By Mehwish Qureshi, CHAI Book Club Coordinator
“Courageous” is the word that came to my mind when I read Melody Moezzi’s novel. On January 26, 2014, CHAI, co-sponsored by the National Alliance on Mental Illness (NAMI), held its quarterly book club meeting at the East Columbia Branch Library, to discuss “Haldol and Hyacinths: A Bipolar Life” by Melody Moezzi. For this specific book club meeting, we had the luxury of having the author Skyping in to meet us and talk about the book.
There was a diverse group of twelve attendees at the meeting. The crowd was comprised of various backgrounds and experiences, including South Asians, Caucasians, and Asian Americans. Several attendees have a family member with a mental health illness, or are involved in mental health through their professions or volunteer work. We had a lively discussion of our thoughts, opinions, and reactions. We discussed Melody being diagnosed with bipolar and also being bicultural, and how it might be similar to or different from our own experiences. We also discussed our concerns with the mental health care system, and how we felt about the humor she used while telling her story.
We discussed how difficult it must have been for Melody to navigate being Iranian- Muslim and having the bipolar diagnosis at the same time. Attendees also explored the struggle in finding acceptance and dealing with the stigma coming from the family and community. Some of the NAMI attendees discussed the stigma and shame that is a common concern across many different cultures. Everyone agreed that the book told a powerful story, and exposed readers to the difficulty of those with a different backgrounds dealing with a mental illness.
One of the members later pointed out the inadequacies in the mental health care system. We talked about how it can be difficult in finding the right diagnosis for mentally ill individuals, and how sometimes the system does not serve the patient well. One attendee shared that having people at the meeting who were in the mental health care profession gave her a different outlook. For example, a psychiatrist at the meeting talked about how misdiagnosis can occur, as well as the gaps in the mental health care system.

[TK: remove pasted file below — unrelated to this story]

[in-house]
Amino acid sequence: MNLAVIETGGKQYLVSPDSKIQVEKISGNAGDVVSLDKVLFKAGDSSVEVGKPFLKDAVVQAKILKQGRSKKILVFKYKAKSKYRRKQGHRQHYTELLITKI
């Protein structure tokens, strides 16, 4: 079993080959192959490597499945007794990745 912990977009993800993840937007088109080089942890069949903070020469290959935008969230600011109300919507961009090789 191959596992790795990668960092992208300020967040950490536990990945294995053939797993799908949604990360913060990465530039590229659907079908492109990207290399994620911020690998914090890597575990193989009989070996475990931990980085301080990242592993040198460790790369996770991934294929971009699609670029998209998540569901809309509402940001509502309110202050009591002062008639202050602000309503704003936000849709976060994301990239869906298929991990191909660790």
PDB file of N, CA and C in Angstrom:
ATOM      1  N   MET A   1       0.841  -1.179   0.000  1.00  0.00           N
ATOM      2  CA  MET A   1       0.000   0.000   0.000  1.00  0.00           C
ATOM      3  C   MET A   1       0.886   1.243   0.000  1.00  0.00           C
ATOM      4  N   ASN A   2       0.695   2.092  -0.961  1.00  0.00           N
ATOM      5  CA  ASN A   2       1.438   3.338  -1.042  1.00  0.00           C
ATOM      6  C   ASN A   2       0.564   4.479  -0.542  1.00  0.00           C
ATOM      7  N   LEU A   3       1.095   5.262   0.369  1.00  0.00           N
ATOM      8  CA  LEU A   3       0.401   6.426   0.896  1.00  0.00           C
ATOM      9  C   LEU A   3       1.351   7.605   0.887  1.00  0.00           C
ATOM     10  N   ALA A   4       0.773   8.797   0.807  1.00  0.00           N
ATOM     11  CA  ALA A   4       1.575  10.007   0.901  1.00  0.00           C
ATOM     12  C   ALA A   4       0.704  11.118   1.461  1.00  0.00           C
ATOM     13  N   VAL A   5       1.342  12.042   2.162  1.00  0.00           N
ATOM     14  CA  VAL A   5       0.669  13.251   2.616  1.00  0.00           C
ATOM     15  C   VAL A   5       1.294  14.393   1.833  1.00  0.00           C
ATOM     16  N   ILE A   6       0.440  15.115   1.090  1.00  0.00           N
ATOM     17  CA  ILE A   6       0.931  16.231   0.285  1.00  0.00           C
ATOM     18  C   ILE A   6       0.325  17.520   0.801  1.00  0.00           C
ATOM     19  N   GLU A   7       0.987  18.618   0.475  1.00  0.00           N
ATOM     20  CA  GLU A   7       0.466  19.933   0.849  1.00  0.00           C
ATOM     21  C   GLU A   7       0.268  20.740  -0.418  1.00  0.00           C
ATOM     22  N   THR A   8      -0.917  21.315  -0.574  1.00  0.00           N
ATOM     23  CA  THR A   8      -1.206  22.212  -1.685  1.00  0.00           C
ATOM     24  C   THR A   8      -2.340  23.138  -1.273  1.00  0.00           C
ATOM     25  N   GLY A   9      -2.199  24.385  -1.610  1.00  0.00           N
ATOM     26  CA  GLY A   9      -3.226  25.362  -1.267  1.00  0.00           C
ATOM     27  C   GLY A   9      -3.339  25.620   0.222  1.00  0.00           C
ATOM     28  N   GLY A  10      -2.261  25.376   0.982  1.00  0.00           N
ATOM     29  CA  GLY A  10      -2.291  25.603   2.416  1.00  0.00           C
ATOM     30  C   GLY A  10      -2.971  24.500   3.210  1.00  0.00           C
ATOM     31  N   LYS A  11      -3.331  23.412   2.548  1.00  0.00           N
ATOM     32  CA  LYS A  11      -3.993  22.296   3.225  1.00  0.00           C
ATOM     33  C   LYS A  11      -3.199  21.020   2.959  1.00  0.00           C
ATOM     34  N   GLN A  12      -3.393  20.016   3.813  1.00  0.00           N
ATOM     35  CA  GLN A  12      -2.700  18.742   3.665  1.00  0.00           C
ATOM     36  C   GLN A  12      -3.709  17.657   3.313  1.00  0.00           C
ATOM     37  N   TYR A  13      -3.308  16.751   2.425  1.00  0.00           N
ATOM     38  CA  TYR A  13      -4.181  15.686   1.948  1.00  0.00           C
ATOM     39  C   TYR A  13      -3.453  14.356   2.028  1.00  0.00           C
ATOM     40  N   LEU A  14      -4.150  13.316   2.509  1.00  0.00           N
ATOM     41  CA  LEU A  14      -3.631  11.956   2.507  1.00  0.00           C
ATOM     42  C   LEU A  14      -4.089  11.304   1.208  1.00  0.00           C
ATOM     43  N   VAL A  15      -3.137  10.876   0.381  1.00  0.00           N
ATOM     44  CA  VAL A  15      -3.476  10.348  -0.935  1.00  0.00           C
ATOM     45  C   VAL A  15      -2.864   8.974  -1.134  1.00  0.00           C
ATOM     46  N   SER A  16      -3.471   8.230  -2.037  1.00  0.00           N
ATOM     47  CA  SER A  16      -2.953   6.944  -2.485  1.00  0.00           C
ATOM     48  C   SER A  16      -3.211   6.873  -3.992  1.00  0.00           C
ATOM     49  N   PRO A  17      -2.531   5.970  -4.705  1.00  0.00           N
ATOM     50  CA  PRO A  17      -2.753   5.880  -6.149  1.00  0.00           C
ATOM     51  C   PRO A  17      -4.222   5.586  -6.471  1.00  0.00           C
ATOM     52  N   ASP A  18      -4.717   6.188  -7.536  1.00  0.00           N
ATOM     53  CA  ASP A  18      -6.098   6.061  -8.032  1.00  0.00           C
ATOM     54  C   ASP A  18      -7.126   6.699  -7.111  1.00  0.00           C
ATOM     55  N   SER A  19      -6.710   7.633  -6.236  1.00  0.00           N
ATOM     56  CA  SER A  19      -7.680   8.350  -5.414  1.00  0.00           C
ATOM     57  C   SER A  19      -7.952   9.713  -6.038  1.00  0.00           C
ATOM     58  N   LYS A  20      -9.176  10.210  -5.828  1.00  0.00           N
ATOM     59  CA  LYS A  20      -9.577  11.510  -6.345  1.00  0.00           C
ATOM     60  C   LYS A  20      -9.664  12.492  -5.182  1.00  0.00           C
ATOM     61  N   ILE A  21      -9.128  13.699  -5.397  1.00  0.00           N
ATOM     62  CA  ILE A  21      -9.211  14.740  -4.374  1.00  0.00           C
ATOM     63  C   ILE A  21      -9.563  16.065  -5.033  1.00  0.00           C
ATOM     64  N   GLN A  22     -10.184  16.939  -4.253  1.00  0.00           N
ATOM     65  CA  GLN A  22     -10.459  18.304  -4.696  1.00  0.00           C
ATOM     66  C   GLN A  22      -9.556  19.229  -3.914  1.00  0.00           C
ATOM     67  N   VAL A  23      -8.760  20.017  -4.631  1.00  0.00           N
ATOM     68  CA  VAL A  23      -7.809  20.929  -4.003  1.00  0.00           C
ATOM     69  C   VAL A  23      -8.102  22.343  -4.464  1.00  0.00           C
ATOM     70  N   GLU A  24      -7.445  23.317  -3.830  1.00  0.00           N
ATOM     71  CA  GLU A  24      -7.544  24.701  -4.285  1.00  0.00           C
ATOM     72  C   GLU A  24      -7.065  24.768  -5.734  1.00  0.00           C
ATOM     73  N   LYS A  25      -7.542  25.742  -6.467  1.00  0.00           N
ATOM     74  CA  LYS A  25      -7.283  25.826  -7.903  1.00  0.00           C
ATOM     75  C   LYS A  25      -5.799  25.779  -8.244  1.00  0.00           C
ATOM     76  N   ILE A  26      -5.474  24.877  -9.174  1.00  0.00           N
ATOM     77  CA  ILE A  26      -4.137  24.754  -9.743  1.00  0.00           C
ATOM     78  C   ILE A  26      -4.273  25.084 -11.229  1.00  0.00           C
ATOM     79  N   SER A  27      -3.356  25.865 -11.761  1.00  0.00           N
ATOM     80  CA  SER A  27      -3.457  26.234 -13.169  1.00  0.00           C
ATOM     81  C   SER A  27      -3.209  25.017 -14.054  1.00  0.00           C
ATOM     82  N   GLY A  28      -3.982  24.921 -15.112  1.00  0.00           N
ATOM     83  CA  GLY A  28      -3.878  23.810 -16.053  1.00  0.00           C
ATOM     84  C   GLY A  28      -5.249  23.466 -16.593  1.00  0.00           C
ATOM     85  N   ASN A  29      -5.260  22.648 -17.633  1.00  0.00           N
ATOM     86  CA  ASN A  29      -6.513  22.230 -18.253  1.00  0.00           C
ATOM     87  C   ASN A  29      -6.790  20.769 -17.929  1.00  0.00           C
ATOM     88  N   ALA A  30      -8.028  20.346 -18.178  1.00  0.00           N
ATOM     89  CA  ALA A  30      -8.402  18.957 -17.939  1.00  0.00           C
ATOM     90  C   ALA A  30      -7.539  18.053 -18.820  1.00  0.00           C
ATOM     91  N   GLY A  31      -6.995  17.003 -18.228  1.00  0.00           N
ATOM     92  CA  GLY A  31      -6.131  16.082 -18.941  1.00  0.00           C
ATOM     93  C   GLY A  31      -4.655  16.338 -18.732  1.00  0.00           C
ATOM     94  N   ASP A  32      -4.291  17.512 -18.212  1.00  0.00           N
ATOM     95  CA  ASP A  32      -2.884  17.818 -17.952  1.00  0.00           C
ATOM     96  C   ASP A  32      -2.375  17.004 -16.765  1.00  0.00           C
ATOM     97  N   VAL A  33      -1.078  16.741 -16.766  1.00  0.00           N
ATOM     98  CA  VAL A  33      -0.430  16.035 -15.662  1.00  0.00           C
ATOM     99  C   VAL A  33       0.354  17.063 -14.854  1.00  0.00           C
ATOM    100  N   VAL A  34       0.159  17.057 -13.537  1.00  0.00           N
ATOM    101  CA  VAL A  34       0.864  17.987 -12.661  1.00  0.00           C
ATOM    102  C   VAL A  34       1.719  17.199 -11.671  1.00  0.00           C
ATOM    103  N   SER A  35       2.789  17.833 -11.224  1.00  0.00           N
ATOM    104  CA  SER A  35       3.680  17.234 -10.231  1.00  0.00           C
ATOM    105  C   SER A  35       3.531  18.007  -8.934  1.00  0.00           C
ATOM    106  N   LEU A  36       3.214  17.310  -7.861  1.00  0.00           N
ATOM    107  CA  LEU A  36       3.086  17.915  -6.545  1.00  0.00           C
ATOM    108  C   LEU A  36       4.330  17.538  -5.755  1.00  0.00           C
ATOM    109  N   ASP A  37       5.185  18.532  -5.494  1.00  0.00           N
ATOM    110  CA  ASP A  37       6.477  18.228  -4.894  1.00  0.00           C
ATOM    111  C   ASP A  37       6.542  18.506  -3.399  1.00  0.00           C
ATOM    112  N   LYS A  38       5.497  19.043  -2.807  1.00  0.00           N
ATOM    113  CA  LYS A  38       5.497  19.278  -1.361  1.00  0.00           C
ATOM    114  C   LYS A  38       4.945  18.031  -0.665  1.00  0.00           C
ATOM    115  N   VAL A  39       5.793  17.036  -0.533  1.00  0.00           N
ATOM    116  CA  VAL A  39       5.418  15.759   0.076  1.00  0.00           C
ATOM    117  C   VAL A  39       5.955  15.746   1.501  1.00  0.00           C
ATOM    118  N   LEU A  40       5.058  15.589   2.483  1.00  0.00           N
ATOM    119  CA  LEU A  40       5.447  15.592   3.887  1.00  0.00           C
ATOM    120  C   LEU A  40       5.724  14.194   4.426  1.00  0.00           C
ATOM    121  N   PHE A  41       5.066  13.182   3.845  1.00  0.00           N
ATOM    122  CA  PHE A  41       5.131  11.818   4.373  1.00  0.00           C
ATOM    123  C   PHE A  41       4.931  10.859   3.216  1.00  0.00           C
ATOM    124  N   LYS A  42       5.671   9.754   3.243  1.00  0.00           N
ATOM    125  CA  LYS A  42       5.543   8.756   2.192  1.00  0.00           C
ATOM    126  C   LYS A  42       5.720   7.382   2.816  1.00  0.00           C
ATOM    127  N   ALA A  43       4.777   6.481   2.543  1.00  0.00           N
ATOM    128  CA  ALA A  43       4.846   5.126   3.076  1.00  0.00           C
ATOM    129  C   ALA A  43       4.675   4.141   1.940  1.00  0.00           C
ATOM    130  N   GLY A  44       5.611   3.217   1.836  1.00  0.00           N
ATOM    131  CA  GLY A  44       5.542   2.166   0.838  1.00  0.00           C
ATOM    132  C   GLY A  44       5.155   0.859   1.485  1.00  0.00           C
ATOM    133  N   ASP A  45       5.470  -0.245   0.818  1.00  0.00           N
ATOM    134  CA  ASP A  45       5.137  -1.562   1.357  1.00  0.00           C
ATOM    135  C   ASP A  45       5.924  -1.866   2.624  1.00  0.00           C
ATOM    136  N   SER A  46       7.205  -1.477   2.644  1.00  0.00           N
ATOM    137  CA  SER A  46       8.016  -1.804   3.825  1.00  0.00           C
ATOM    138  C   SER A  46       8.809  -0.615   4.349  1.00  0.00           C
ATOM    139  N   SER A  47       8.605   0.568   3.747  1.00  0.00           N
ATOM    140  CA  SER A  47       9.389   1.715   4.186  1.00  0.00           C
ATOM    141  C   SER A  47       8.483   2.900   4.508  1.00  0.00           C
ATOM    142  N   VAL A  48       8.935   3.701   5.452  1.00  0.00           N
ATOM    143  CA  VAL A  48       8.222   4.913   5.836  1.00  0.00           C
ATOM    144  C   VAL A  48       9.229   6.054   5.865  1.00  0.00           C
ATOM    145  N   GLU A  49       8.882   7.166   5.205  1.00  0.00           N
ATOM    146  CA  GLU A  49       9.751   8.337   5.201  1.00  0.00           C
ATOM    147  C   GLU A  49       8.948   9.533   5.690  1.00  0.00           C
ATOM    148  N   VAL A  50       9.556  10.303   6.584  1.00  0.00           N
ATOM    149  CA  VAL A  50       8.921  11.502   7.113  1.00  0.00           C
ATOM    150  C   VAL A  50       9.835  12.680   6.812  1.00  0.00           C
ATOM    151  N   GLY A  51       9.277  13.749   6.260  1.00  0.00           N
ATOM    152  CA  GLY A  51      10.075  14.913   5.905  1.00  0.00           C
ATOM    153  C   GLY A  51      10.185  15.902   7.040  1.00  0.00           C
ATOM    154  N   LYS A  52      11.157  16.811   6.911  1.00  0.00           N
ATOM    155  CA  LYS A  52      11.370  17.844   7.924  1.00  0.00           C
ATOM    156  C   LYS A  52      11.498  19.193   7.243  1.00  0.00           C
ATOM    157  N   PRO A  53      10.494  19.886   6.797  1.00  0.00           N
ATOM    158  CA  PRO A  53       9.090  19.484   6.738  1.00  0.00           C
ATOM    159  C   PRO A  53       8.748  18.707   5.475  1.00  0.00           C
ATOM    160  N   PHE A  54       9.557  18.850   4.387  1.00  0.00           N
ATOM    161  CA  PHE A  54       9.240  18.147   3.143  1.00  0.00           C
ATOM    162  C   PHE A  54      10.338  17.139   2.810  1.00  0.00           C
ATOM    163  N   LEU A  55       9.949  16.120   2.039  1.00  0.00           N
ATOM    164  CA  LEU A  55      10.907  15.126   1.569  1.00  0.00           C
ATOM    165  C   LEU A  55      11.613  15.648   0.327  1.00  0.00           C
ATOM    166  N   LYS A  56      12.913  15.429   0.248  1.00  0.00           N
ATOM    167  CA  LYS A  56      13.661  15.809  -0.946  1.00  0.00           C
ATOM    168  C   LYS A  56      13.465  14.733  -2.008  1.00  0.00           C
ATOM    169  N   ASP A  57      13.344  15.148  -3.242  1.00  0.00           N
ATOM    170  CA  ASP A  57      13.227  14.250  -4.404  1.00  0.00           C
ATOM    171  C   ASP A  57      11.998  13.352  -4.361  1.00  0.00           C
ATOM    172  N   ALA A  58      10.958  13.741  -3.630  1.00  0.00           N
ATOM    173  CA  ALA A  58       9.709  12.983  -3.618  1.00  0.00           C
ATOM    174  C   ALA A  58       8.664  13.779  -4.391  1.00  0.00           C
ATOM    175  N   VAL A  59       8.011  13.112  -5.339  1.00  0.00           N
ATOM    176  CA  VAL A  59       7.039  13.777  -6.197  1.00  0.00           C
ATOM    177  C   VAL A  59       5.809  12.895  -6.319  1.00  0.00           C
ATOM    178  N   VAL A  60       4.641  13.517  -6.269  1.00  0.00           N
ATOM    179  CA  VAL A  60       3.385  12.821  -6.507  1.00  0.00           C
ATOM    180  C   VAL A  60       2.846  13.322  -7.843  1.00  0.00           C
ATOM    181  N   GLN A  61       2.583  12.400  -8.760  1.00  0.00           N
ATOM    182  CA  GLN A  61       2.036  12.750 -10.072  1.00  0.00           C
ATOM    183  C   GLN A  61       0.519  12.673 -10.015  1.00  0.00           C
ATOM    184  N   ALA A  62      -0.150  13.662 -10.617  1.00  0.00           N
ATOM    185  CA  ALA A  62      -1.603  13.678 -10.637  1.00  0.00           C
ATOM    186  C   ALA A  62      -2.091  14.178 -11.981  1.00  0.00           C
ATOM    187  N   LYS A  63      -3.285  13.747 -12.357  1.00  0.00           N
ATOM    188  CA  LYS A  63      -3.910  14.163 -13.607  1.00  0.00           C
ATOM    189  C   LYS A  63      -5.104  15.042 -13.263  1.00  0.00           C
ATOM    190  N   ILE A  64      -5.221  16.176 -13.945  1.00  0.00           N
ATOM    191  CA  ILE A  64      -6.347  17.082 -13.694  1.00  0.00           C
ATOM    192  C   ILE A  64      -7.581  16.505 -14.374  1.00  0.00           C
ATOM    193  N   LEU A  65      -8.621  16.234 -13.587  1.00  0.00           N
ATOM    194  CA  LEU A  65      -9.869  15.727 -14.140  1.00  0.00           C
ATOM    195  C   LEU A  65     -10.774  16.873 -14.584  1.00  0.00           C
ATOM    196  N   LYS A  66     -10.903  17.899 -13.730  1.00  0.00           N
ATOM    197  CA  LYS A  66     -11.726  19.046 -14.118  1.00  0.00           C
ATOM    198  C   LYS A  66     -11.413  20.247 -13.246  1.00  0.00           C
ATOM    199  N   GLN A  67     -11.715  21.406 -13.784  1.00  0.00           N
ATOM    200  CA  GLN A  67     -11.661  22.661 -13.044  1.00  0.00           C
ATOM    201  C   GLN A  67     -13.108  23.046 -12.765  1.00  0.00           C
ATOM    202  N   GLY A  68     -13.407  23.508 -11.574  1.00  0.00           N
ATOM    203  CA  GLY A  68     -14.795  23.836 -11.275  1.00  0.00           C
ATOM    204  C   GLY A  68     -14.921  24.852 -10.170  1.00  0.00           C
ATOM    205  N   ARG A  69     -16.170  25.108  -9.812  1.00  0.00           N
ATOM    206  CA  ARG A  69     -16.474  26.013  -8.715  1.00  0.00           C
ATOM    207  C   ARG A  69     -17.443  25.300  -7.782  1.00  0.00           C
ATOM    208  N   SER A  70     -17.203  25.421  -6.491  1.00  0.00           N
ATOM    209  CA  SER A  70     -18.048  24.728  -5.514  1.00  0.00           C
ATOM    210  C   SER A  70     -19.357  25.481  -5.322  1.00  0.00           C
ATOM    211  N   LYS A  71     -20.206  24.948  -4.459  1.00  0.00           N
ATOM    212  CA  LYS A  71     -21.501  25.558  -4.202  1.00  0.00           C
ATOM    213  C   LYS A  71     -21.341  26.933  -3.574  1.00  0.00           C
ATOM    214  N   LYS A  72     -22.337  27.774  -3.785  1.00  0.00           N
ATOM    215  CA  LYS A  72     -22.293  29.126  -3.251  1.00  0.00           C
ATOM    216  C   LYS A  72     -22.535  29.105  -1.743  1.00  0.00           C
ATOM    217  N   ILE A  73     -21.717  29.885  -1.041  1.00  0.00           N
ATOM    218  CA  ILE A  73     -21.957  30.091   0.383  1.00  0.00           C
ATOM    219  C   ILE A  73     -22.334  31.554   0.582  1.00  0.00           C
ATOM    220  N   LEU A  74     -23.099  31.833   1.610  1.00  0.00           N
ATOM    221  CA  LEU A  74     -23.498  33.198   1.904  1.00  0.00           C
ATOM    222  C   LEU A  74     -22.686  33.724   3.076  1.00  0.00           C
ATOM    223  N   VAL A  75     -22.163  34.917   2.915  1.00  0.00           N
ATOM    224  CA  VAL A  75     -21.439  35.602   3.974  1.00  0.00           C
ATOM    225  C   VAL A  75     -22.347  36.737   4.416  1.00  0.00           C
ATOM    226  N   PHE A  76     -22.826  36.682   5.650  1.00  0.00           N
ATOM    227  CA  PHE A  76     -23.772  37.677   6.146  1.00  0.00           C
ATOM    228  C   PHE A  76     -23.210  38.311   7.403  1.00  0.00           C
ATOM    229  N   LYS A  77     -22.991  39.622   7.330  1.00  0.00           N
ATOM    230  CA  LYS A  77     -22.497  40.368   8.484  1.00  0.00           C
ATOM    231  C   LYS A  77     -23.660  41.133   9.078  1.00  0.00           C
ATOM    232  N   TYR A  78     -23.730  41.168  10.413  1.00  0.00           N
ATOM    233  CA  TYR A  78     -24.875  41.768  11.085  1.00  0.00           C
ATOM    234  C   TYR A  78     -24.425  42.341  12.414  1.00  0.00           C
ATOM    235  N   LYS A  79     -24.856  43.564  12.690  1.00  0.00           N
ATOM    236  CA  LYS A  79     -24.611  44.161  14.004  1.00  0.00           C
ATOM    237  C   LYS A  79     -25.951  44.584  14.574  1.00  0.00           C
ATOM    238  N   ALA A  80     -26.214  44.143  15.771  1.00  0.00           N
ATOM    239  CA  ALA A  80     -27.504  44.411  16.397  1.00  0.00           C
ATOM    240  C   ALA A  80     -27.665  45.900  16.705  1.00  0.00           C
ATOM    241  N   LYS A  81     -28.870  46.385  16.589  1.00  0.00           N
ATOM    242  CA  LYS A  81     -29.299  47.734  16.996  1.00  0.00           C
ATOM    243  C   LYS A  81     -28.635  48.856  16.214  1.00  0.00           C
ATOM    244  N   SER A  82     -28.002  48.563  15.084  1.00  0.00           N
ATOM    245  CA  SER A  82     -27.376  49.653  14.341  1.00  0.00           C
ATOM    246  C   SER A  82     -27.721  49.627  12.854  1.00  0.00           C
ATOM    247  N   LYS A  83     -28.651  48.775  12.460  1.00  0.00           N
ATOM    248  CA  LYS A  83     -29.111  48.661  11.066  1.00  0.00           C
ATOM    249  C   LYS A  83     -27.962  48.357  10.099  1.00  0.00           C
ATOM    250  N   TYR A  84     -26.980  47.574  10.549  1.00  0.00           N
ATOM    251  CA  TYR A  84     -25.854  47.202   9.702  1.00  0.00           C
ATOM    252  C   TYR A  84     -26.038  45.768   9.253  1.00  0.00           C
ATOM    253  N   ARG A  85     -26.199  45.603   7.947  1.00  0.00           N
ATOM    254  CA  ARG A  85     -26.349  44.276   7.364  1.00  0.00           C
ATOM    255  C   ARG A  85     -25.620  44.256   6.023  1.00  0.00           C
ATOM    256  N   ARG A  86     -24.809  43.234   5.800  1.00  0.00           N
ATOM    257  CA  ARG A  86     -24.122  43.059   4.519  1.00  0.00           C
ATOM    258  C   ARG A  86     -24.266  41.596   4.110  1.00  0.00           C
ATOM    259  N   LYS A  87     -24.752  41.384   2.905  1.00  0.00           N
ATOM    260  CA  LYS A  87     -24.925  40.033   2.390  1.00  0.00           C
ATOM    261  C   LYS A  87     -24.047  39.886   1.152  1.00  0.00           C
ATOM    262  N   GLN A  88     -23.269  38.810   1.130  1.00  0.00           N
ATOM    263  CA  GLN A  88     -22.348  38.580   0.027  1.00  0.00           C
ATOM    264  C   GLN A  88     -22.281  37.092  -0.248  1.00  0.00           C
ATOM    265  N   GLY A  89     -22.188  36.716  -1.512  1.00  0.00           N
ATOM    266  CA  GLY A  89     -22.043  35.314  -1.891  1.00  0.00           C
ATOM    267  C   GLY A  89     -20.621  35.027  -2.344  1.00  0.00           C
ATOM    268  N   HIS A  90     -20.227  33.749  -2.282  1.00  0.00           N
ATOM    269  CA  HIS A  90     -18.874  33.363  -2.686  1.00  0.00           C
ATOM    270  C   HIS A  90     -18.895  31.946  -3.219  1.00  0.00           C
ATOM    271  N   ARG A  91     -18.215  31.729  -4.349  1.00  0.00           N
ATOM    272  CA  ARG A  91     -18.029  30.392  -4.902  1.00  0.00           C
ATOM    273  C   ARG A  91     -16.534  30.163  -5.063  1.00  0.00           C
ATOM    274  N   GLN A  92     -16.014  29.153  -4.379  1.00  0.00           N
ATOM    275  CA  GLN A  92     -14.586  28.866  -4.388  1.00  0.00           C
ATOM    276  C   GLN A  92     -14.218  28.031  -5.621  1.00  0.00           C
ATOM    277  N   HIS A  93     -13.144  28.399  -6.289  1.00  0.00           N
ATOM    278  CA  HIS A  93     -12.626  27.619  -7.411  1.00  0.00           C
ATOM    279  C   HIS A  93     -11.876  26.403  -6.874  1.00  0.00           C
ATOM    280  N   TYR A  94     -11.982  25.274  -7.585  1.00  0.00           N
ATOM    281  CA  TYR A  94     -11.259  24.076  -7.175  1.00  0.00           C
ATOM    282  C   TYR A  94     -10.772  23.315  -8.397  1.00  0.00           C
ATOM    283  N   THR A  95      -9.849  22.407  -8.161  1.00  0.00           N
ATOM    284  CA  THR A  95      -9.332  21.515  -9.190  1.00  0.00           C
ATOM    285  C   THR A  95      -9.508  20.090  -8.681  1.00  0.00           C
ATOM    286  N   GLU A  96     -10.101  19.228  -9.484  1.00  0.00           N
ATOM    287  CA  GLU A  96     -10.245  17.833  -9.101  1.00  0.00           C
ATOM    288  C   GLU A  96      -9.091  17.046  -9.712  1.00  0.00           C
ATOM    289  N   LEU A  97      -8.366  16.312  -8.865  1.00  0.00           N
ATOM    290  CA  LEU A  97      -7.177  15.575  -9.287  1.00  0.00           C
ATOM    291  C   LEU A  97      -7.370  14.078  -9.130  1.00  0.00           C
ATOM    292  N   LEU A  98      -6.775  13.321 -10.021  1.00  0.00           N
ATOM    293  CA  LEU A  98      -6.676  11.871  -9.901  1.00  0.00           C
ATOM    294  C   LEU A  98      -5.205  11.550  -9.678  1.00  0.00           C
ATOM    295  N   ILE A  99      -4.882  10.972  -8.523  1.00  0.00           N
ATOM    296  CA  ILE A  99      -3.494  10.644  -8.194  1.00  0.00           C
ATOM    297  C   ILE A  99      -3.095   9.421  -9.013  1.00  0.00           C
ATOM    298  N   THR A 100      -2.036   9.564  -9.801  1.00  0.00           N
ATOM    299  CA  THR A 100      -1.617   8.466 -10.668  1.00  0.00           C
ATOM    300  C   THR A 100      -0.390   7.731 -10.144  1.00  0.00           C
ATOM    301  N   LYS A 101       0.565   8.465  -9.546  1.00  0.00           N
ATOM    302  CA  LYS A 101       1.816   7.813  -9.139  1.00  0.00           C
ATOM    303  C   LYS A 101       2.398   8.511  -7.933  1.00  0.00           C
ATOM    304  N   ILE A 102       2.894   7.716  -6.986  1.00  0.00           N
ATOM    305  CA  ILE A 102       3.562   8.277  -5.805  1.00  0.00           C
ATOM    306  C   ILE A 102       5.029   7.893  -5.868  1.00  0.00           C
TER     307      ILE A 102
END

In Melody’s case, she was misdiagnosed for 10 years, despite having treatment at the best psychiatric hospitals. It was surprising to the attendees that it took 10 years for the doctors to diagnose her with Bipolar Disorder. One of the things that emerged from the discussion was gaining the client or patient’s trust in bringing in family members to the therapy sessions. This was critical to gain multiple perspectives about the person’s behavior to better inform the mental health professional. A person with bipolar disorder might not see a therapist when they are in a manic episode, and as a result the therapist will not see that side of the disorder, and may only see the depressive side.
Additionally, members discussed the idea of Melody using humor throughout the book. We explored how this was her way of healing and possibly just her personality. While some attendees pointed out that not everyone is comfortable with having these topics discussed in a humorous manner, others swayed towards explaining that sometimes it may just come naturally to them. When Melody Skyped in, we all immediately felt that she simply just had a humorous personality. However, she did admit that she uses her humor as a defense mechanism and it was something she needed to work on. We all enjoyed having her at the meeting and were delighted to see the work she has accomplished. It was great to hear that she took on this advocacy role to help others dealing with similar mental health illnesses. When asked “What tools or strategies do you use to manage your illness?” she answered “love.”
Moreover, Melody talked about the difficulty in dealing with being bicultural and bipolar, and how, initially, she did not receive much support from her family and community. However, later on in her life, others in her community have reached out to her for support and guidance as they have had similar experiences, but never spoke up.
I felt Melody’s honest personality allowed her to open up doors that remained shut in her community and family for years. Personally, I find that in the Pakistani Muslim community, conversations around mental health illnesses remain difficult, as there is a lack of education as well as cultural barriers. I find it very courageous to take the first step in opening up taboo topics. Melody has taken on an advocacy role that will help others to find their personal route to recovery.
We want thank NAMI for co-sponsoring this event with us and look forward to future collaborations together. We loved having regular book club members and new enthusiastic voices who joined us for this discussion and contributed to this important dialogue. It is inspirational to know others dedicate their careers to helping those with mental illnesses.
Intrigued by our discussion? Want to join the conversation? Please join us for the next CHAI Book Club Meeting in April (place is TBD). The book up for discussion is “Quiet: The Power of Introverts in a World That Can’t Stop Talking” by Susan Cain. The novel explores how modern Western Culture does not value the qualities and capabilities of introverted people resulting in “a colossal waste of talent, energy and happiness.”
Stay tuned for more details!